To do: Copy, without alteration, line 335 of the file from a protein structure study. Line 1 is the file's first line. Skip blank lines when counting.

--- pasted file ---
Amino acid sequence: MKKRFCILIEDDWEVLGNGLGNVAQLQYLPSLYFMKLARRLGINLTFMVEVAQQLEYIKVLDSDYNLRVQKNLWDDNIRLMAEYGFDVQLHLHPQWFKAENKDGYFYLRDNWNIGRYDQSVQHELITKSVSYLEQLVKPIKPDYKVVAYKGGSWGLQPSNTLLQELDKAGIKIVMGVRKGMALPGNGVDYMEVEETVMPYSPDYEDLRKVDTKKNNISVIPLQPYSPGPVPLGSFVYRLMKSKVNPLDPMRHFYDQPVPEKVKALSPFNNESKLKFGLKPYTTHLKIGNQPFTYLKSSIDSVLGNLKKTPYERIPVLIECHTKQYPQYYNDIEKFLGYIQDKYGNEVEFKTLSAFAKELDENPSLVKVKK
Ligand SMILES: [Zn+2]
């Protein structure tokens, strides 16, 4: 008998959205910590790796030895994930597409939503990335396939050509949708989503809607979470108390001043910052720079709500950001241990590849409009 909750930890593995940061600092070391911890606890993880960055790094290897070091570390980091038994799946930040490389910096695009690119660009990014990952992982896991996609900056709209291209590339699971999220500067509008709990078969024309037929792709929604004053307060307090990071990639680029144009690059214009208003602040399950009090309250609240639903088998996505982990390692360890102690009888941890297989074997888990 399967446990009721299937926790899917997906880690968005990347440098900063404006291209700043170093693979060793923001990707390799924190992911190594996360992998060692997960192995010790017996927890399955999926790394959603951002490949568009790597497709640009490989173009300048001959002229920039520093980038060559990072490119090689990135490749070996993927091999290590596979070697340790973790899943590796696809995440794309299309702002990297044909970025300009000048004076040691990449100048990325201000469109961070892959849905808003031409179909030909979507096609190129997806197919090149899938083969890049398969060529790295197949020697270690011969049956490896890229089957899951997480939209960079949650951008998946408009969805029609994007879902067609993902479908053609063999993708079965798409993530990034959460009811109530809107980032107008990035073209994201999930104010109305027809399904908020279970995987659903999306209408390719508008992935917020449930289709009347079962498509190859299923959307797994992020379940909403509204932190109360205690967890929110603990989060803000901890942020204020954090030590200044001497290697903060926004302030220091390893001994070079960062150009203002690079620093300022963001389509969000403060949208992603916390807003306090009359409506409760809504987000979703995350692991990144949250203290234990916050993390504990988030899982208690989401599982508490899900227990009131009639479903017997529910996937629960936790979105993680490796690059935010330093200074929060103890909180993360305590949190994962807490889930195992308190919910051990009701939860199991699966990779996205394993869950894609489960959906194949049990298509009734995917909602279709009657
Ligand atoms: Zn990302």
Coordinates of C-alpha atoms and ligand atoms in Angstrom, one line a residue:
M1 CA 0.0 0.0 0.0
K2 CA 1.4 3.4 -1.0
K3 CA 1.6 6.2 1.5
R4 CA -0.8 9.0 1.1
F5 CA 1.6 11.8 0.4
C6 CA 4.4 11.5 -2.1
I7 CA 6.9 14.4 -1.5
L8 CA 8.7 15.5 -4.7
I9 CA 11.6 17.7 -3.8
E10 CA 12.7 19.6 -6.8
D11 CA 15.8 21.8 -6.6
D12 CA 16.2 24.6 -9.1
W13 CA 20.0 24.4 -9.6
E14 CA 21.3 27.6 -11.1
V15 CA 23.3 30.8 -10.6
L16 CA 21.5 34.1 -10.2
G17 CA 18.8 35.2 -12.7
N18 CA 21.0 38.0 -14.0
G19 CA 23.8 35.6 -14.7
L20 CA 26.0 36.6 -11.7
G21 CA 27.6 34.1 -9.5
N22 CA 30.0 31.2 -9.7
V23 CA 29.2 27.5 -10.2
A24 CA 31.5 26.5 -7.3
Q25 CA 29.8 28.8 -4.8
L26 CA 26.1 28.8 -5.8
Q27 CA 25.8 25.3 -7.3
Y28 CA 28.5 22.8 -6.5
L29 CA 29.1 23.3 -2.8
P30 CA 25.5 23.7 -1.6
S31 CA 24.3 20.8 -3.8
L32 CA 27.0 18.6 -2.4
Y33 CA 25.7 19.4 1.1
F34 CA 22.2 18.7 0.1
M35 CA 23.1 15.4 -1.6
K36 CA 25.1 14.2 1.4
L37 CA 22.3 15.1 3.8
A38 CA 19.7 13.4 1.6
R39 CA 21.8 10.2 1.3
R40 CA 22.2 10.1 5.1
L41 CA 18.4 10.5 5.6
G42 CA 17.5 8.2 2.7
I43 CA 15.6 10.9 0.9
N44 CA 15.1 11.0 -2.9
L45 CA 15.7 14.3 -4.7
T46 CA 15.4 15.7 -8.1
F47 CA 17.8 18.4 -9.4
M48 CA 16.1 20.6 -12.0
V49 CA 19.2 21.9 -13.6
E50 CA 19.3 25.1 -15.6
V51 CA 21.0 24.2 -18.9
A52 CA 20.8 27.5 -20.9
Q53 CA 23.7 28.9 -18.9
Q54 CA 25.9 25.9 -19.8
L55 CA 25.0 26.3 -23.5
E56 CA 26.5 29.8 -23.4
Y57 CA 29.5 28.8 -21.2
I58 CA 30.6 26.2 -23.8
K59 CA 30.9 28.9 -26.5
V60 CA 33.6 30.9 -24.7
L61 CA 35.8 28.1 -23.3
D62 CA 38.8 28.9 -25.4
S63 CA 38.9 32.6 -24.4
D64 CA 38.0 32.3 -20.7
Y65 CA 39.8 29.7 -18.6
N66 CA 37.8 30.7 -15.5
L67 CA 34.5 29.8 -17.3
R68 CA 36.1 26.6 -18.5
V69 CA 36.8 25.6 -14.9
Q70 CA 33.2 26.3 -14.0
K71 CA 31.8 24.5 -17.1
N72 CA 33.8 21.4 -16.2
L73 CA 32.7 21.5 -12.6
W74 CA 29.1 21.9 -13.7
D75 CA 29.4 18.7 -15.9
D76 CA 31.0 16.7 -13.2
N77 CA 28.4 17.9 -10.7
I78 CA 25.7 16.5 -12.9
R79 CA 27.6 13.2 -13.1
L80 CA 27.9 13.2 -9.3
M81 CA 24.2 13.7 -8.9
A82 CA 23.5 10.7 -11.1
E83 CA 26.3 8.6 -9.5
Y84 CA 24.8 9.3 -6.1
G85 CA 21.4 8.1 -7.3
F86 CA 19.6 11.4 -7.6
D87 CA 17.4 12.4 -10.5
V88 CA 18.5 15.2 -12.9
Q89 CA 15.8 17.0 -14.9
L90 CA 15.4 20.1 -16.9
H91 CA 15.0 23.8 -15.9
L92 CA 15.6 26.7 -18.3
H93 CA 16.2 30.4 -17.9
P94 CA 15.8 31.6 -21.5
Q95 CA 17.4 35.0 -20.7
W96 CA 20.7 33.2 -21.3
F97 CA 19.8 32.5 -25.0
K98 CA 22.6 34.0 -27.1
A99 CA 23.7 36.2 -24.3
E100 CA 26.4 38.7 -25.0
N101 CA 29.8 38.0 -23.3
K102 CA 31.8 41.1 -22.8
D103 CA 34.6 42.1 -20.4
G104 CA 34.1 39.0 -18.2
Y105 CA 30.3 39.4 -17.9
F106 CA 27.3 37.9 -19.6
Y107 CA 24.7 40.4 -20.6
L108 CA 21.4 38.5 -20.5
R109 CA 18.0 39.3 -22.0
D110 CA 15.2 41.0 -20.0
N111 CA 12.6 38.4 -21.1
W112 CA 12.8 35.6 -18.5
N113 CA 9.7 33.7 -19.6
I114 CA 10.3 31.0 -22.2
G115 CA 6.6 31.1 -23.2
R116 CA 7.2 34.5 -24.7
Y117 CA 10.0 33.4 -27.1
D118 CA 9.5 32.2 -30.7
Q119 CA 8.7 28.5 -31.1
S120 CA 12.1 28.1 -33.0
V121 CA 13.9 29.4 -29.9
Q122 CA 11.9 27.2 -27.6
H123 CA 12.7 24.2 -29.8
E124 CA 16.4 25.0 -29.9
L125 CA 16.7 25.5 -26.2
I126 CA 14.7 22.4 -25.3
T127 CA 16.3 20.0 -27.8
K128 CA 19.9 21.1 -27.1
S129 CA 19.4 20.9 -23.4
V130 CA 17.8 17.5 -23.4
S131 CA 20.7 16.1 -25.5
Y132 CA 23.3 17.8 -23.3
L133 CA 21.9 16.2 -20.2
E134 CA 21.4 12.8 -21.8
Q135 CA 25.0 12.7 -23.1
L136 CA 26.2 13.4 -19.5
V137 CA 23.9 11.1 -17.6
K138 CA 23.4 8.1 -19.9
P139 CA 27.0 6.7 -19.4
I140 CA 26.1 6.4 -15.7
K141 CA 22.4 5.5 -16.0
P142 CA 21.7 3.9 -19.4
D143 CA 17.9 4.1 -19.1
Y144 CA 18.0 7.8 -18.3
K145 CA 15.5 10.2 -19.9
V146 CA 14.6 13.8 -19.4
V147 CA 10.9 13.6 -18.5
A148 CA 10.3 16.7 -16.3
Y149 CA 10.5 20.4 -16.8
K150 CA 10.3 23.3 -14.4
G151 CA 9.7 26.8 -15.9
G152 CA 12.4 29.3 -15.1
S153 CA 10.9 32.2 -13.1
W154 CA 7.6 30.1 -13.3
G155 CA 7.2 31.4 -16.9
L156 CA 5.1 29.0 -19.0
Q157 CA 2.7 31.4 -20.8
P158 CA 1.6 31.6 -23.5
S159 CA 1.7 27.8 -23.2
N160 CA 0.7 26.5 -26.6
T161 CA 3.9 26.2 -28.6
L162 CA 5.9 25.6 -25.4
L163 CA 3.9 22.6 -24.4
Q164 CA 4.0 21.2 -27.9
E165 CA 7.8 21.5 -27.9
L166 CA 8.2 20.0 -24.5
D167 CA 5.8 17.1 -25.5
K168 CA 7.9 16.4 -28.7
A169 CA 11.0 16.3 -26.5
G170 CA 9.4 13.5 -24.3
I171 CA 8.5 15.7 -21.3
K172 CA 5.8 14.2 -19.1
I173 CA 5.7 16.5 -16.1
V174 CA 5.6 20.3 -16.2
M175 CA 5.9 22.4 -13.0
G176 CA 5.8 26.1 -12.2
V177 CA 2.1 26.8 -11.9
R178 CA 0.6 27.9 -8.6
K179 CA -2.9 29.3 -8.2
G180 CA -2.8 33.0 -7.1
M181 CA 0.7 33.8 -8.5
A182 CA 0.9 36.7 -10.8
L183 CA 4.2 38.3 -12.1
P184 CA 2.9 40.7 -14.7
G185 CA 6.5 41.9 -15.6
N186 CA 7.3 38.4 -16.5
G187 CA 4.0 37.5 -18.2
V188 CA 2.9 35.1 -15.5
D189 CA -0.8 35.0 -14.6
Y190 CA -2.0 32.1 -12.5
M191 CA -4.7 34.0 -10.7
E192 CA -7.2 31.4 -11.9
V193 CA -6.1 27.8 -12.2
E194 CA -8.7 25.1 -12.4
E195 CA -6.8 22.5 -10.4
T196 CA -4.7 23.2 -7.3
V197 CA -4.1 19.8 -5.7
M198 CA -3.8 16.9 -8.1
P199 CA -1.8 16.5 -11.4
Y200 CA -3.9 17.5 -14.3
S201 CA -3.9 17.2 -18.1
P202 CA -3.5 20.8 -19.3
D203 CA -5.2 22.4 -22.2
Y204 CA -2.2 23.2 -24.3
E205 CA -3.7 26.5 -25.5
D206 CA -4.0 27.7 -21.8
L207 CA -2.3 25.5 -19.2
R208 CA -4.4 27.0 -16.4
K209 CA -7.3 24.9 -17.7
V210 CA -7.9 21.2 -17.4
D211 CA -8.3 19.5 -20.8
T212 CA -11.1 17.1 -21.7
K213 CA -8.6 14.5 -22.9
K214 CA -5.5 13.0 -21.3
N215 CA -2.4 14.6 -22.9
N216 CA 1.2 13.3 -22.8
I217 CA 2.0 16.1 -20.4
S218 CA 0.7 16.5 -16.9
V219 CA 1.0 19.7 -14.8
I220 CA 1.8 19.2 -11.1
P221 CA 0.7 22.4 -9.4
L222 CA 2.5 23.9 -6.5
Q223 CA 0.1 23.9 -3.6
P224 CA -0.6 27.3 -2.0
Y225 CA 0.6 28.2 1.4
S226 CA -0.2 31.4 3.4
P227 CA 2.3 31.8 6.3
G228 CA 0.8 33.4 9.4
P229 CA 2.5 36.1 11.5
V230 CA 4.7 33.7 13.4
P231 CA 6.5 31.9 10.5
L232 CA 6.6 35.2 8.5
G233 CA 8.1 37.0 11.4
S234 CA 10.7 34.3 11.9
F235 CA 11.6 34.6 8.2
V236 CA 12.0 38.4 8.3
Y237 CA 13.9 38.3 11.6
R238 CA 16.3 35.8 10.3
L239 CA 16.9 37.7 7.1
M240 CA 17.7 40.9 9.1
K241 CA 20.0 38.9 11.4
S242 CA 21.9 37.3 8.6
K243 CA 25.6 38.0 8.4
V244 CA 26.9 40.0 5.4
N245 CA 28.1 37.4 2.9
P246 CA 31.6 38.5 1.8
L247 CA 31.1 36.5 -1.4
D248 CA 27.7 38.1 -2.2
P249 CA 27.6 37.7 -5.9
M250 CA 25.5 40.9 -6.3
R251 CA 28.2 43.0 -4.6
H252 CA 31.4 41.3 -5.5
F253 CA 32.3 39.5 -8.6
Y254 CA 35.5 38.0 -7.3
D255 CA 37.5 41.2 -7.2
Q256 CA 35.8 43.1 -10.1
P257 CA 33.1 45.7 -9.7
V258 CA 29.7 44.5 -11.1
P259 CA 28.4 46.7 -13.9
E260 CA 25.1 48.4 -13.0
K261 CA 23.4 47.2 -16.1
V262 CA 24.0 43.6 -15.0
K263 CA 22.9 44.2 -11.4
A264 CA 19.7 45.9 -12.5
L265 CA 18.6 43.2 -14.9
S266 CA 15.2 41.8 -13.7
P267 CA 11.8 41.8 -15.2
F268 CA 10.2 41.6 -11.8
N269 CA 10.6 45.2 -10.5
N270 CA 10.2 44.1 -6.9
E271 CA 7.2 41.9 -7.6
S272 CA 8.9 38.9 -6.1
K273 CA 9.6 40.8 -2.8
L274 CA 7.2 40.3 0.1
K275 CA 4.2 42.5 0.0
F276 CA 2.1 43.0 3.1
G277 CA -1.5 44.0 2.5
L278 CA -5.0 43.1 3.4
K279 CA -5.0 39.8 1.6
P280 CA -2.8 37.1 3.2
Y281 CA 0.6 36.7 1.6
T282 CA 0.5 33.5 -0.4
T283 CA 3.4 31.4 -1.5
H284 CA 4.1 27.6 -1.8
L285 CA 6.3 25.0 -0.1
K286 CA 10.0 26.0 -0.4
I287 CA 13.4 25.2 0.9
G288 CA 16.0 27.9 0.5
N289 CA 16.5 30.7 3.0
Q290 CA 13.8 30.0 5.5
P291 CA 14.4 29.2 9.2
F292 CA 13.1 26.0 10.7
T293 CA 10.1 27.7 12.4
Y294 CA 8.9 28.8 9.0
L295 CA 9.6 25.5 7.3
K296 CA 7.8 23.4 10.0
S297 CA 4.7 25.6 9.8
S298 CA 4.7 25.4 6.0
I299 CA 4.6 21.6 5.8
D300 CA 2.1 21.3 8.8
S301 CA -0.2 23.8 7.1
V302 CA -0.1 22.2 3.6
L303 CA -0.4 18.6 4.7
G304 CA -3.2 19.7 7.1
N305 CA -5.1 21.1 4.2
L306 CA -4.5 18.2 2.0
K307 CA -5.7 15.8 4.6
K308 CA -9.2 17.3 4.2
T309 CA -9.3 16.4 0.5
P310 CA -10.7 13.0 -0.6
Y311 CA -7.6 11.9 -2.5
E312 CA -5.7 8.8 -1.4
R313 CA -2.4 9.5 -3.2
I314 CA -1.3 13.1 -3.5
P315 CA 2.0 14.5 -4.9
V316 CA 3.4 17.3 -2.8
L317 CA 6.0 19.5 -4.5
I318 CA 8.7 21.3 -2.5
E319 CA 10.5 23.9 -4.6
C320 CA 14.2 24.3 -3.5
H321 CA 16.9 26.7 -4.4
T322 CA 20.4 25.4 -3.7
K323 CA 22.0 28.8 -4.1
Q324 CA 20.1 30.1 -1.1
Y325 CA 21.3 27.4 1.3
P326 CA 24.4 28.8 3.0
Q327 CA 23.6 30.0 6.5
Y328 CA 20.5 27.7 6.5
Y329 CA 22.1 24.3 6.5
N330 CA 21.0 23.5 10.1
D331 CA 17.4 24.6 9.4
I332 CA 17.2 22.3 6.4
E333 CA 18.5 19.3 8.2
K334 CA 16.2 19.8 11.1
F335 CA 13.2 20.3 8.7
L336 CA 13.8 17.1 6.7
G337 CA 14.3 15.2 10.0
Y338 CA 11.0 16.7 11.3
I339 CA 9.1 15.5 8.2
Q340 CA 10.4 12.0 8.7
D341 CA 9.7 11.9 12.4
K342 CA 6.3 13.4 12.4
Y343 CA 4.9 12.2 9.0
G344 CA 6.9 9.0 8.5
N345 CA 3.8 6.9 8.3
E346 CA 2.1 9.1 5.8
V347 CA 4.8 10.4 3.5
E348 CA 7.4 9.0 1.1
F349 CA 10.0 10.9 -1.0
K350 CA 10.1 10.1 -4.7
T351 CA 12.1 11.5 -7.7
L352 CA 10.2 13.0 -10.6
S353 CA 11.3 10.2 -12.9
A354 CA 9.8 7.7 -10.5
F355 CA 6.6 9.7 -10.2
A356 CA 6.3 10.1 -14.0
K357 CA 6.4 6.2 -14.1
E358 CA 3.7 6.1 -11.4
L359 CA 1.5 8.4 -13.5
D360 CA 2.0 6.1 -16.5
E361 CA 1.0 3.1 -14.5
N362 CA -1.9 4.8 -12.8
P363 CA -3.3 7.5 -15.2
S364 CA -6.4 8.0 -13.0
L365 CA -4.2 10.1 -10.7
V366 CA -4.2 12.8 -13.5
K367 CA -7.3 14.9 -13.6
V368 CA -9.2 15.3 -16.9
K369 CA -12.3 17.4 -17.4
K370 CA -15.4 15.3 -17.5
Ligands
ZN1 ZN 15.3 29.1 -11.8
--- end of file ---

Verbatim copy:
N330 CA 21.0 23.5 10.1